For our civic leaders, especially our public officials in county and city government, those representing us and pushing for sensible action in Harrisburg and Washington, and most particularly everyone at the Allegheny County Health Department, thank you for your steady leadership and broad community-mindedness during this challenging time. If we are being reminded of nothing else right now, it is the critical importance of responsible, functional government and of scientific and medical expertise in public decision-making. As many of us have discussed directly, a host of philanthropic, corporate and community leaders stand ready to collaborate, in the best Pittsburgh fashion, on a response that serves the whole of our community, including, and most especially, the most vulnerable among us.

For all of us in this community, that means remaining mindful of unintended consequences and “ripple effects” that might seem minor to those in positions of privilege and power but that can swamp the daily lives of people who are already struggling. If schools must be closed, for example, let’s not forget that tens of thousands of our children in Allegheny County rely on schools for their breakfast and lunch, often the only meals of their day. Obviously, we must do whatever is necessary to protect public health, but let’s also feed the children, protect low-wage workers, and remain mindful of how many people in our society still have no health insurance.

Similarly, this is a time to be especially vigilant on behalf of those among us who are subject to demonization. Crises bring out both the best in the human spirit and the worst, which is manifested in judgment, finger-pointing, shaming, racism and xenophobia. Not only will those bleak instincts, far too much on overt display in recent years, not help us now, they will actively harm us. Let’s make decisions, individually and collectively, that are rooted not in ugly racial and ethnic fears but in science and medicine.

Let’s also think about what we can do to support those who are working to keep us safe and strengthen community right now. To our many friends in healthcare, thank you. Thank you for your training, expertise, competence and courage. And let’s also remember the role that nonprofits play in bringing this community together and holding it accountable to be a true home for all of us. Organizations in the social sector, be they in the human services or the arts, could be facing a perfect storm of heightened demands for services and dramatically diminished resources. We, everyone in Pittsburgh who has the capacity to support nonprofits through our time, talent and treasure, are the frontline against the loss of those essential services and resources. Let’s please give generously.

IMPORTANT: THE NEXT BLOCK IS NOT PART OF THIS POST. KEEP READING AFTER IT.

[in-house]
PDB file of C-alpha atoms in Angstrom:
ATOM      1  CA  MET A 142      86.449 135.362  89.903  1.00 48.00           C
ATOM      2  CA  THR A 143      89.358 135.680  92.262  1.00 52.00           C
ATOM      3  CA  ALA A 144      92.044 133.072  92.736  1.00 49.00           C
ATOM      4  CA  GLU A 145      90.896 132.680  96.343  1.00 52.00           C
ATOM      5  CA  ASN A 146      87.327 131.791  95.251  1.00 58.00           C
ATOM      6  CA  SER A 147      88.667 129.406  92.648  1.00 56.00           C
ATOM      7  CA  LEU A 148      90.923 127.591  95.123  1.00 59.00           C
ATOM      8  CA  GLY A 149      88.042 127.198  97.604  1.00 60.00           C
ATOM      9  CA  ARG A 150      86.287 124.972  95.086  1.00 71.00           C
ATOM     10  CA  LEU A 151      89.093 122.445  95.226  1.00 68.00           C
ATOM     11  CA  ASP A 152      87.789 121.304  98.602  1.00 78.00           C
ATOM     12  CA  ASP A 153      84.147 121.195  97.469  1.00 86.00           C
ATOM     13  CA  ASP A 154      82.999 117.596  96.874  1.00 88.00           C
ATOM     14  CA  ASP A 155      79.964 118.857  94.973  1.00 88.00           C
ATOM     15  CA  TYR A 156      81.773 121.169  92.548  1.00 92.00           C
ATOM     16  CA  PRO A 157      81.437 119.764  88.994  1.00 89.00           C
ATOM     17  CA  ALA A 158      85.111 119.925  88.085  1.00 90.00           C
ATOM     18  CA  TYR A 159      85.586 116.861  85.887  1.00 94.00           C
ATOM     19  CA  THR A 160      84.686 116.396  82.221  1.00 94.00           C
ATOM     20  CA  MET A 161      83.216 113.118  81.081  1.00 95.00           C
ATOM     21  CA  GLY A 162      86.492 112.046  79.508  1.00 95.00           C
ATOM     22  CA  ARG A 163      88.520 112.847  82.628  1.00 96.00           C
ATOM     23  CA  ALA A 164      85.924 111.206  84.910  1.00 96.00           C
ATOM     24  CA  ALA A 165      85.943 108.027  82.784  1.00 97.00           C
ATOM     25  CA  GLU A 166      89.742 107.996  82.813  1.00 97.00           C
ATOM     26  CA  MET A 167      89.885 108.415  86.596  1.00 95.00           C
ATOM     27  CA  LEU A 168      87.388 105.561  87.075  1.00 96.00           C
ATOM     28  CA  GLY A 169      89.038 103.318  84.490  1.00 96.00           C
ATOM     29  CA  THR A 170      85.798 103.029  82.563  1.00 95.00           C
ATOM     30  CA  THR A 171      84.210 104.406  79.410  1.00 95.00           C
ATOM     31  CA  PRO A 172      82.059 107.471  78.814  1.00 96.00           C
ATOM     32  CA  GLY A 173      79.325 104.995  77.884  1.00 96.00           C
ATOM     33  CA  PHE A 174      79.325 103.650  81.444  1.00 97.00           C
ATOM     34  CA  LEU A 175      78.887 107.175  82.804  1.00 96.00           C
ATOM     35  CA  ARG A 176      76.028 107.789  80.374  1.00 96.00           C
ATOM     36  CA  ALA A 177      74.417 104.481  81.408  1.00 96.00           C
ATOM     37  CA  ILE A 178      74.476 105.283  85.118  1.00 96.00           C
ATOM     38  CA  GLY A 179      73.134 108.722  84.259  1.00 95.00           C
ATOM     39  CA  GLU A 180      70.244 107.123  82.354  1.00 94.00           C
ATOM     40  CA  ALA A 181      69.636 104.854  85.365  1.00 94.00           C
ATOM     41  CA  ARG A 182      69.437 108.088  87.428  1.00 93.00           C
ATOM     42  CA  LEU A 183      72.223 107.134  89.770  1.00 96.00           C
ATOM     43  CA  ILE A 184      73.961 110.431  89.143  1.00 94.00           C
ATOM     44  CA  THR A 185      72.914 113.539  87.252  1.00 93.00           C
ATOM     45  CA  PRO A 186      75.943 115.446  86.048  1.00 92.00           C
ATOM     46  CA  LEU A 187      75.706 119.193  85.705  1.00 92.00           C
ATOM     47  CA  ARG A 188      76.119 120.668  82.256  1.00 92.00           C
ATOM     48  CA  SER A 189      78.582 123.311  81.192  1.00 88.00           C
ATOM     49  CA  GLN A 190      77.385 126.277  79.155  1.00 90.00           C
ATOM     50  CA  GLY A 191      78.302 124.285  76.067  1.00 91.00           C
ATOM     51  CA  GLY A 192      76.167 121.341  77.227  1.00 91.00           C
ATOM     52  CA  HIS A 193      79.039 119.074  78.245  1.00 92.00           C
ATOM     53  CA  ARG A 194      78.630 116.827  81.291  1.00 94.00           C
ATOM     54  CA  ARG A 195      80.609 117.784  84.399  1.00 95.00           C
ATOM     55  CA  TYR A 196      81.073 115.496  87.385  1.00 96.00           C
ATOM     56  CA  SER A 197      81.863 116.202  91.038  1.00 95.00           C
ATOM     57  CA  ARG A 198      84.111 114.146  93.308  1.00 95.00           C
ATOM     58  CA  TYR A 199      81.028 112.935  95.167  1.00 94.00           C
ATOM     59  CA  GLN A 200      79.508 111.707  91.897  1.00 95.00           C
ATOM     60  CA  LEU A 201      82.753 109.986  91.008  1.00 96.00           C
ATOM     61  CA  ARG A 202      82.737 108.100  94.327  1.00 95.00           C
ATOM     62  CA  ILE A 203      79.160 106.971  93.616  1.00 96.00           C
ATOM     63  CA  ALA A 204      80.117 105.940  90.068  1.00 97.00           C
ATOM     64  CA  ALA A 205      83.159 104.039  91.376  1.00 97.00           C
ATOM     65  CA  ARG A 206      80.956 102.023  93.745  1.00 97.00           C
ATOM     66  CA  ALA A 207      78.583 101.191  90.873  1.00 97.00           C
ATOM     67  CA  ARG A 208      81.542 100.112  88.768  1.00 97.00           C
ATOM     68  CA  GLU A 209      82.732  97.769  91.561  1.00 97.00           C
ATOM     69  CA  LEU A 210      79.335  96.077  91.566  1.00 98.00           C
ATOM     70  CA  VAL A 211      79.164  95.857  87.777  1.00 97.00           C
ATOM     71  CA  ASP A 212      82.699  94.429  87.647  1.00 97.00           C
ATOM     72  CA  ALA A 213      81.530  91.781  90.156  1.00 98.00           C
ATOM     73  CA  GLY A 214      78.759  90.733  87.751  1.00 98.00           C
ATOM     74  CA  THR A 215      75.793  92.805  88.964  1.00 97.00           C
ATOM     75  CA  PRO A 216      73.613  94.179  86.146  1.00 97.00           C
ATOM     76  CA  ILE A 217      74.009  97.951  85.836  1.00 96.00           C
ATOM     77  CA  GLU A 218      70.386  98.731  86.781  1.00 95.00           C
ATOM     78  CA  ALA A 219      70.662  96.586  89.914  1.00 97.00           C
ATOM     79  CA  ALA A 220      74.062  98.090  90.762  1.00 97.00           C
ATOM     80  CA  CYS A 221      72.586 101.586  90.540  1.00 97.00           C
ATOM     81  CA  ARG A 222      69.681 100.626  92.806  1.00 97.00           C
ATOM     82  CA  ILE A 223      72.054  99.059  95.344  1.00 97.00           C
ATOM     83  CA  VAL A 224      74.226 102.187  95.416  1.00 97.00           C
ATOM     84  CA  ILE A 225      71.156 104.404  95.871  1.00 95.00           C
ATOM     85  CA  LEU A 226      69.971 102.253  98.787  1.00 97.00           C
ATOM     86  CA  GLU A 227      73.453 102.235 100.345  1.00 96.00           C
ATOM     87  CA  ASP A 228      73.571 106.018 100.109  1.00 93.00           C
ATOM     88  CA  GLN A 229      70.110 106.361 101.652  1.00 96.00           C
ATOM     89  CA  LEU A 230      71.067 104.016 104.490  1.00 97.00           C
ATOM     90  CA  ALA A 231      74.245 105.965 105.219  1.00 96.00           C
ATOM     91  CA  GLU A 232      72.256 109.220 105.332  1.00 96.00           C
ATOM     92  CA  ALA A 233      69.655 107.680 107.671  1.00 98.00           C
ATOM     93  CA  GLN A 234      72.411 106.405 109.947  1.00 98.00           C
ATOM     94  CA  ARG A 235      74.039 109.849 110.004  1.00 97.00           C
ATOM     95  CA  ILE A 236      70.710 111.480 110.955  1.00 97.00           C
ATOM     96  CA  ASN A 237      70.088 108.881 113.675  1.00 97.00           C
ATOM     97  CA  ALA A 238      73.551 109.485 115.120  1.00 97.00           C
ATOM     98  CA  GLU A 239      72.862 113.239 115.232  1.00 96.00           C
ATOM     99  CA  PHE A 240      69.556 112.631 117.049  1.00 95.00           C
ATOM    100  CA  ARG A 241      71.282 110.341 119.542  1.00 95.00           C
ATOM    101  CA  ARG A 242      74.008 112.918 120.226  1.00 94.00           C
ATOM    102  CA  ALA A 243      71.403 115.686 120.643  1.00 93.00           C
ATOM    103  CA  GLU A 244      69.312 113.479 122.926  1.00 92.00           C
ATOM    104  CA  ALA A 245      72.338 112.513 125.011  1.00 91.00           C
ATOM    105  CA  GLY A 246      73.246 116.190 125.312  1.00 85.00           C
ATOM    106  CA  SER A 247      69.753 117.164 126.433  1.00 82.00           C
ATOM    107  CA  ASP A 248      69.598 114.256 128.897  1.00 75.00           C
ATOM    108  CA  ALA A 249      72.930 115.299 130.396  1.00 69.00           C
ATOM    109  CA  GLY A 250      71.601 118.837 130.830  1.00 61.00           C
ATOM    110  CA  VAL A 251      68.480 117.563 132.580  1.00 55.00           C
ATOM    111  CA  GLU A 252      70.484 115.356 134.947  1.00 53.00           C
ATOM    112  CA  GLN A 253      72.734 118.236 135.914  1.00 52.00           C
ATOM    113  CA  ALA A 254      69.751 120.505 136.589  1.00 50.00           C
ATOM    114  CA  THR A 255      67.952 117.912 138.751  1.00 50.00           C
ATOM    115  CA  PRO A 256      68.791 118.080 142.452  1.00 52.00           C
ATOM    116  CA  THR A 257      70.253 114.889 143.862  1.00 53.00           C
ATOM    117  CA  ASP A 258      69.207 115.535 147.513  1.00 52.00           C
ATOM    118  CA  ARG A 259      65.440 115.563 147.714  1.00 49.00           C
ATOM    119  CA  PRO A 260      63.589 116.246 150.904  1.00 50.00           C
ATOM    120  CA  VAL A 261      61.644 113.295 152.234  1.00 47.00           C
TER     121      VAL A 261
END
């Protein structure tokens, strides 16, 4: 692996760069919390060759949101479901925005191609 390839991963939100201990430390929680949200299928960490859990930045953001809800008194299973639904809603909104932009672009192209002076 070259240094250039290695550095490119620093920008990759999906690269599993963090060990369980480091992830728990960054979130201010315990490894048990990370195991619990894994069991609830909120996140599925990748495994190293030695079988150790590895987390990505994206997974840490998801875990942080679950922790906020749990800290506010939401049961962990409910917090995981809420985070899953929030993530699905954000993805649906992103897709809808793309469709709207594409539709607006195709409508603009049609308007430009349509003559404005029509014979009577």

It is important for us all to remember that this moment will pass. Those of us who have been around a while know that. What will define us when that moment comes is how we respond between now and then. If there is a bright side to the challenges we face right now, it is that it provides an opportunity for a reset. We are being given the chance and the occasion to reacquaint ourselves once again with the importance of acting in the common good, of exercising shared responsibility, of remaining accountable not just to ourselves but to each other and to the society of which we are a part. It is the best of the human spirit we are being called upon to model.

That, very simply, is the power we have to meet a moment like this, and it is immense. As Lau Tzu wrote, “From caring comes courage.” The courage we need comes from knowing we are standing together, as one community and one people. What we will be proud of one day is how well we did that and how well we learned from the experience.

Where to begin? Simple: Let’s look out for each other, check on our neighbors and friends, support small businesses that are struggling, support good government, defend scientific expertise, fight racism, demand justice.

And, yes, please, wash your hands.

Email Grant Oliphant here.


Grant Oliphant

President